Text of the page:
A smartphone is a poor, and the poor’s, choice for broadband

by Steve Blum • , , ,

If a smartphone was the killer Internet access solution that AT&T claims it is – usually when trying to divert attention from substandard or even non-existent wireline service in rural and inner city communities – then you’d expect to see something like an even spread of usage cases across demographic groups.

The Pew Foundation’s latest research shows that is clearly not the case.

Overall, 12% of U.S. adults own a smartphone, but do not otherwise use the Internet at home. A deeper dive into those numbers indicates, though, it’s not a matter of style or choice. Only 5% of high earners rely solely on a smartphone, while 21% of those in the lowest income bracket – less than $30,000 a year – do.

The gap is even bigger when education is factored in. Again, 5% of highly educated adults are smartphone-only, versus 27% of those without a high school diploma.

There is also stratification by age and race. Blacks (15%) are more likely than whites (9%) to be smartphone reliant, and latinos even more so (23%). Pew didn’t provide cross tabs, but I’ll speculate that if the numbers were broken out by income and education levels, those would be the significant factors.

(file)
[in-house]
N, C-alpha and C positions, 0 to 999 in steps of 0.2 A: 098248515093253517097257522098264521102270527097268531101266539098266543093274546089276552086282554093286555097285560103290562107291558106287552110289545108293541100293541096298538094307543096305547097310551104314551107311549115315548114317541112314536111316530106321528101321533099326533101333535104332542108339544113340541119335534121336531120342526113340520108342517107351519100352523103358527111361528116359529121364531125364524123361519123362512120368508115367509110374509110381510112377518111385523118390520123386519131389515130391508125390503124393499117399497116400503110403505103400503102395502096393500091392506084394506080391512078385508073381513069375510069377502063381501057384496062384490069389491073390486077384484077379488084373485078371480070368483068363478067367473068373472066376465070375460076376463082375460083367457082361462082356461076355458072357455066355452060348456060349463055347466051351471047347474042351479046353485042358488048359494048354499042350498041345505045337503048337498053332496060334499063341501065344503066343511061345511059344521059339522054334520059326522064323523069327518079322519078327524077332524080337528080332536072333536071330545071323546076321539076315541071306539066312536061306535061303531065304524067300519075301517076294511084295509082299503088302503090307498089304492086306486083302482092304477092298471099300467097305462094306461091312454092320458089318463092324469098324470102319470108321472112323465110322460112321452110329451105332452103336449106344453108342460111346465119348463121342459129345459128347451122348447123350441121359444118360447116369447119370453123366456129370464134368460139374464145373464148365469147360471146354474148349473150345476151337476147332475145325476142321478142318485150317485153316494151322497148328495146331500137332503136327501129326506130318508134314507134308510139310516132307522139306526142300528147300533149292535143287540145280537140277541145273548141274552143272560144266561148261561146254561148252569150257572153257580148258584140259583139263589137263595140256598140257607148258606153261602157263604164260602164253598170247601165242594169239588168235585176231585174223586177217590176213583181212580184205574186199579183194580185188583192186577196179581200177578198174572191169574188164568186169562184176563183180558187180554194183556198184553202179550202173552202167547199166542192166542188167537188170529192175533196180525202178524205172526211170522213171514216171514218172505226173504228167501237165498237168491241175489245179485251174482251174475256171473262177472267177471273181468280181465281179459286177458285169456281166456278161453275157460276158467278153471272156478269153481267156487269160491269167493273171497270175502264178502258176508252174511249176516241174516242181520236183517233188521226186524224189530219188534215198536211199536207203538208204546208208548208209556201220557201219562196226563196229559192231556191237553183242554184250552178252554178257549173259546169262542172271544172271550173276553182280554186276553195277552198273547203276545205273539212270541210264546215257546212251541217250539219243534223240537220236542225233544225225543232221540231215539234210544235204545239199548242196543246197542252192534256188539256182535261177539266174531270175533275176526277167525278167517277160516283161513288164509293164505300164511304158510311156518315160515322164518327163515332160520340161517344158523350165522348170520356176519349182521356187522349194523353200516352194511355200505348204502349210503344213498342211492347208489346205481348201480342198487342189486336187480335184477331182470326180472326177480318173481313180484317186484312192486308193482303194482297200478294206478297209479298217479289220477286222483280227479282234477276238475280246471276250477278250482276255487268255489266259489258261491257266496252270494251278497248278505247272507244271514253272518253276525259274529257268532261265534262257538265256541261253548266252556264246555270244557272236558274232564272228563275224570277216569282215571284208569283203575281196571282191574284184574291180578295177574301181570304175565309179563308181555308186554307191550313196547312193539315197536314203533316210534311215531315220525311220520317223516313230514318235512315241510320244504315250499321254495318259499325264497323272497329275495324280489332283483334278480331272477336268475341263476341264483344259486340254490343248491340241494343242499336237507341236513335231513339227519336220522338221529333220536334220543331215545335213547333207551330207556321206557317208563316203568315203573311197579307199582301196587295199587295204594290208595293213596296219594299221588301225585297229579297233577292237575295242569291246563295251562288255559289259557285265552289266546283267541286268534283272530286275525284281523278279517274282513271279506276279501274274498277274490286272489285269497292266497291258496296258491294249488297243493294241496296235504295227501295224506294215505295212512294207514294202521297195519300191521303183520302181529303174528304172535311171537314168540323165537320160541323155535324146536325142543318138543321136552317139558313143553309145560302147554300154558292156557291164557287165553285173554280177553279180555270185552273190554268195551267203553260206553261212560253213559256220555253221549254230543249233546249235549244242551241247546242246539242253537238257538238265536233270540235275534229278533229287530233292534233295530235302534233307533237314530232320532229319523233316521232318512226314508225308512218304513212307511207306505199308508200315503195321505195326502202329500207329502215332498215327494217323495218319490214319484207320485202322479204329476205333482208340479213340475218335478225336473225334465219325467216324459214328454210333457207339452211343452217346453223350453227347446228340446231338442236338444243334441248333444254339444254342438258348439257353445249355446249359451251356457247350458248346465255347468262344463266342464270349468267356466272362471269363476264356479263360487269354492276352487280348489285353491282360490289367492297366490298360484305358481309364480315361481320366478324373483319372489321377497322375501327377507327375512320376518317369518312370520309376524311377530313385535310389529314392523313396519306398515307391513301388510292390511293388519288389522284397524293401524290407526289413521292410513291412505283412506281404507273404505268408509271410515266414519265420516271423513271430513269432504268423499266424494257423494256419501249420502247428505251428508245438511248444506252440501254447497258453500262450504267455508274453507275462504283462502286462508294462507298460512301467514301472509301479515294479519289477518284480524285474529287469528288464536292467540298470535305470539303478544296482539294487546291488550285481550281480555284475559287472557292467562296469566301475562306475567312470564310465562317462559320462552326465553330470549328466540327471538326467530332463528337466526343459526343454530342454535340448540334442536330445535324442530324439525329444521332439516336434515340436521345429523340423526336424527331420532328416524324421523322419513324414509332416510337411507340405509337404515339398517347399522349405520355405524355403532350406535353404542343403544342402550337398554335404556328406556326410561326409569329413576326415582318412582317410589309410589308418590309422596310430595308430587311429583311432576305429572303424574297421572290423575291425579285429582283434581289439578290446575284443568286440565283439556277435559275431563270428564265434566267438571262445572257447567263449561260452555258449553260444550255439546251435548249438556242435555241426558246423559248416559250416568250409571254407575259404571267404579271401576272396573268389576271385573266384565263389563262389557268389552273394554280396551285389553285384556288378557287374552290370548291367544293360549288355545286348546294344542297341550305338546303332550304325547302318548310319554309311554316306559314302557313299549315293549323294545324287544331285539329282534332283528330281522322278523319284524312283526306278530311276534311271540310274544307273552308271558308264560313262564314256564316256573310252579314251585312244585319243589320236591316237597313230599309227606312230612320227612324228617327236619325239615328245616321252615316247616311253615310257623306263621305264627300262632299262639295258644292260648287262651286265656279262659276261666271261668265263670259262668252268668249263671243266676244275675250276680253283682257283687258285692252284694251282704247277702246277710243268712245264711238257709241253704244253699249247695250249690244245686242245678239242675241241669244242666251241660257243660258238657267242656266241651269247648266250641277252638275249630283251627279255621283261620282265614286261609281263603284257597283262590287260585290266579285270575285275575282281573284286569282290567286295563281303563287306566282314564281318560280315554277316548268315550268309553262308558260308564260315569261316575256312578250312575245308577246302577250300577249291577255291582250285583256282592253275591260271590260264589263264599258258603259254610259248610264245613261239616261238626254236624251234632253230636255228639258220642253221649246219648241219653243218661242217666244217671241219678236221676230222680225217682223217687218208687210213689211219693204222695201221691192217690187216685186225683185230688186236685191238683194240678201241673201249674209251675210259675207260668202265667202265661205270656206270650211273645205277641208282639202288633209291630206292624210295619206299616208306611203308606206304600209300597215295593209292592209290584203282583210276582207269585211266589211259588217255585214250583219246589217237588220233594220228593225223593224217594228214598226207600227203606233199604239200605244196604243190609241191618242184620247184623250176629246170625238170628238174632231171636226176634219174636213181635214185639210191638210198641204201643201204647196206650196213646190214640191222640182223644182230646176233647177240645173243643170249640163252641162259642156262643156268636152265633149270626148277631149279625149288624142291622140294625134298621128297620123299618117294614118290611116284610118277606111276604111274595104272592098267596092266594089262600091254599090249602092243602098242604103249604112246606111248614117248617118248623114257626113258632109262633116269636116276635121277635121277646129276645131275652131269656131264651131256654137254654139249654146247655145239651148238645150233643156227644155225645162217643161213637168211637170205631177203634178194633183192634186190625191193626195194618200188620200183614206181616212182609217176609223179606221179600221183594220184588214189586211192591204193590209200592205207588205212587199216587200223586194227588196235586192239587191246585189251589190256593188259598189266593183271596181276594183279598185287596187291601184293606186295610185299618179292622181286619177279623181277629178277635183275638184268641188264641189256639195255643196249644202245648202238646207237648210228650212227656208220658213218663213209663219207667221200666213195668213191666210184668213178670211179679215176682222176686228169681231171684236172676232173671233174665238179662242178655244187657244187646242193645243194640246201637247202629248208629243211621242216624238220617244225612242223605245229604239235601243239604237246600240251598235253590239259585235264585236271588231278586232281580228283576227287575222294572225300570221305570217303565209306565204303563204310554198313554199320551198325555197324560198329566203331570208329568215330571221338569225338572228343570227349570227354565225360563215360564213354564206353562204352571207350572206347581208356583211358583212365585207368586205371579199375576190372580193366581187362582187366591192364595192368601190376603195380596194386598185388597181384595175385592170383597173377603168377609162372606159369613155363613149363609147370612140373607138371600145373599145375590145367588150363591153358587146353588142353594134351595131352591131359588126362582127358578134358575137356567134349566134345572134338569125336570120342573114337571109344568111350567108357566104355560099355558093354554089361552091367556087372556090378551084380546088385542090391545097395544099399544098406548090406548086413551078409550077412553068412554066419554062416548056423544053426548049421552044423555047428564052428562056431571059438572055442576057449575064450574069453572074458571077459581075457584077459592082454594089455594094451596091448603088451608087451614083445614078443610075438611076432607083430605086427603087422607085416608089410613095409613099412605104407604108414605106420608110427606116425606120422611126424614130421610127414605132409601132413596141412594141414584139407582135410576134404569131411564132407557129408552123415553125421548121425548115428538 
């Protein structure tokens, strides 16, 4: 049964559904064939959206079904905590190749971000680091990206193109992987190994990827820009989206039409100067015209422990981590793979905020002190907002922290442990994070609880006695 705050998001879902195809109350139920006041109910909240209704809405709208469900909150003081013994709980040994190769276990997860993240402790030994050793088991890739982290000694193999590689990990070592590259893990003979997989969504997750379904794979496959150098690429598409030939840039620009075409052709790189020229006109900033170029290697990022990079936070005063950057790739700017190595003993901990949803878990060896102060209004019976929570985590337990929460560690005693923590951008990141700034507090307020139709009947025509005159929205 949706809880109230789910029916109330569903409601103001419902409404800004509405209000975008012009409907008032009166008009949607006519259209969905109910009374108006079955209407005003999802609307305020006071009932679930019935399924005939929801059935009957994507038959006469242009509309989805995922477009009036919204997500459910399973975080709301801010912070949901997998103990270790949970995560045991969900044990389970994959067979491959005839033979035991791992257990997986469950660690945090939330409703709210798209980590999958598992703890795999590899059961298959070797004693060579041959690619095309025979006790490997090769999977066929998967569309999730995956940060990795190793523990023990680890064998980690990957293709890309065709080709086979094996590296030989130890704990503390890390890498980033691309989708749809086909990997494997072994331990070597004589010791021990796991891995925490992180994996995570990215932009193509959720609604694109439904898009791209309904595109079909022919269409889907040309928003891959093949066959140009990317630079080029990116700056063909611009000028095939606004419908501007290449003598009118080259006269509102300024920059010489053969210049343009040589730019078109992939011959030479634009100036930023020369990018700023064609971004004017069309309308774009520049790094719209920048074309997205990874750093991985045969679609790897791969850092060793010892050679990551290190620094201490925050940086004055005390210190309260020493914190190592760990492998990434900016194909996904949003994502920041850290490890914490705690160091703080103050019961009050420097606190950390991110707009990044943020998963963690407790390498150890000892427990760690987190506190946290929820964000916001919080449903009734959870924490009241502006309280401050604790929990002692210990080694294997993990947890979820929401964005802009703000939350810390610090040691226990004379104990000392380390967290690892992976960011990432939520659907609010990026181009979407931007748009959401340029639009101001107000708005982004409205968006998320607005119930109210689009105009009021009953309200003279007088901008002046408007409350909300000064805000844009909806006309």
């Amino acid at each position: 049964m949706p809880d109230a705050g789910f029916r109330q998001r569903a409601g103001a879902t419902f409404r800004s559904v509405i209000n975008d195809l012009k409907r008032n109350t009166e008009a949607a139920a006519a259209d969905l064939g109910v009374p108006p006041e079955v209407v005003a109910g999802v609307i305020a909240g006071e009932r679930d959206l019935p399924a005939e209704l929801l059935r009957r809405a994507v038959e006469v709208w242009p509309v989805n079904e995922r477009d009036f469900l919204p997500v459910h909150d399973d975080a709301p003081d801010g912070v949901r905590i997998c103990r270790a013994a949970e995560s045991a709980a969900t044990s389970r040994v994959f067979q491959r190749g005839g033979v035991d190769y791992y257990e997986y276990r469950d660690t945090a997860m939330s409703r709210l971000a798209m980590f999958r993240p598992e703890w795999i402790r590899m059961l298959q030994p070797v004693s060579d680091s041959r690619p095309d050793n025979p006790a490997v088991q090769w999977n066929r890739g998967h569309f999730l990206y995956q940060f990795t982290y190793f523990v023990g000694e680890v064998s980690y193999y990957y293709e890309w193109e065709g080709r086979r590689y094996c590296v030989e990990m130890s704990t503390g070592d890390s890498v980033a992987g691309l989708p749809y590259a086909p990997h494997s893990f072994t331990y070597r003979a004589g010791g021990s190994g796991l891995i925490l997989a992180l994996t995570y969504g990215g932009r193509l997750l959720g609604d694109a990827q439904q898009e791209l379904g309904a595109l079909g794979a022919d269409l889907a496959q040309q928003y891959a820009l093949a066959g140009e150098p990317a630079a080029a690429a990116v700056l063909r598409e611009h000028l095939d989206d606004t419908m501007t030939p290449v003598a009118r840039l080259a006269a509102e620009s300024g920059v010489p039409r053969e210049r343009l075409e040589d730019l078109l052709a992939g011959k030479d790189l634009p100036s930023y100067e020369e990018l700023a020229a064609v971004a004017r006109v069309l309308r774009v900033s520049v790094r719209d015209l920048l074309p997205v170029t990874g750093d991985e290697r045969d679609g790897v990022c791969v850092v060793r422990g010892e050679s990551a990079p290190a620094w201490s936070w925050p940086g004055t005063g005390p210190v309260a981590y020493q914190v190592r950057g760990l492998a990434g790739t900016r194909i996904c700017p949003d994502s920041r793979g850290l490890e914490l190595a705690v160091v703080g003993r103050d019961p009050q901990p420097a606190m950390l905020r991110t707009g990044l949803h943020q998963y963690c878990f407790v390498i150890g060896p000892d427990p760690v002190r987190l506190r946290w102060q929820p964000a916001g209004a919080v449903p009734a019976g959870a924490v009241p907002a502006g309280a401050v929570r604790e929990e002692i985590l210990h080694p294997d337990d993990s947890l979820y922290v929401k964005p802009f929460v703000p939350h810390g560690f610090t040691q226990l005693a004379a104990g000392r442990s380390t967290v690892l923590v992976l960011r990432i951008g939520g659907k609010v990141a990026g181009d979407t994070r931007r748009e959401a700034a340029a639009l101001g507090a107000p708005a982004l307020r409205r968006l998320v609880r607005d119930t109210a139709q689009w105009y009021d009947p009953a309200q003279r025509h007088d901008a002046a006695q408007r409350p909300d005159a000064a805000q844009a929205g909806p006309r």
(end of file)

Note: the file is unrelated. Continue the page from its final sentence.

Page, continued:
The age spread is less, but still significant. Adults under 30 years old come in at 17%, while 7% of those 65 and up are in the smartphone-only category. Again, income and education levels are likely more determinative, but the basic gating question – does a person use the Internet or not? – is probably the main explanation for the gap. There’s a big age divide between those two age groups when it comes to Internet adoption – at home or on a smartphone – 99% versus 64%.

There’s no gender difference in smartphone-only rates – men and women are both at the overall average of 12%. There’s also no significant difference between urban and suburban (both 12%) and rural (14%) areas, although differences in availability were not factored into Pew’s numbers.

Some U.S. adults probably do rely solely on smartphones as a matter of choice, but the income and education gaps indicate that necessity – a simple lack of economic choice – is the real driver.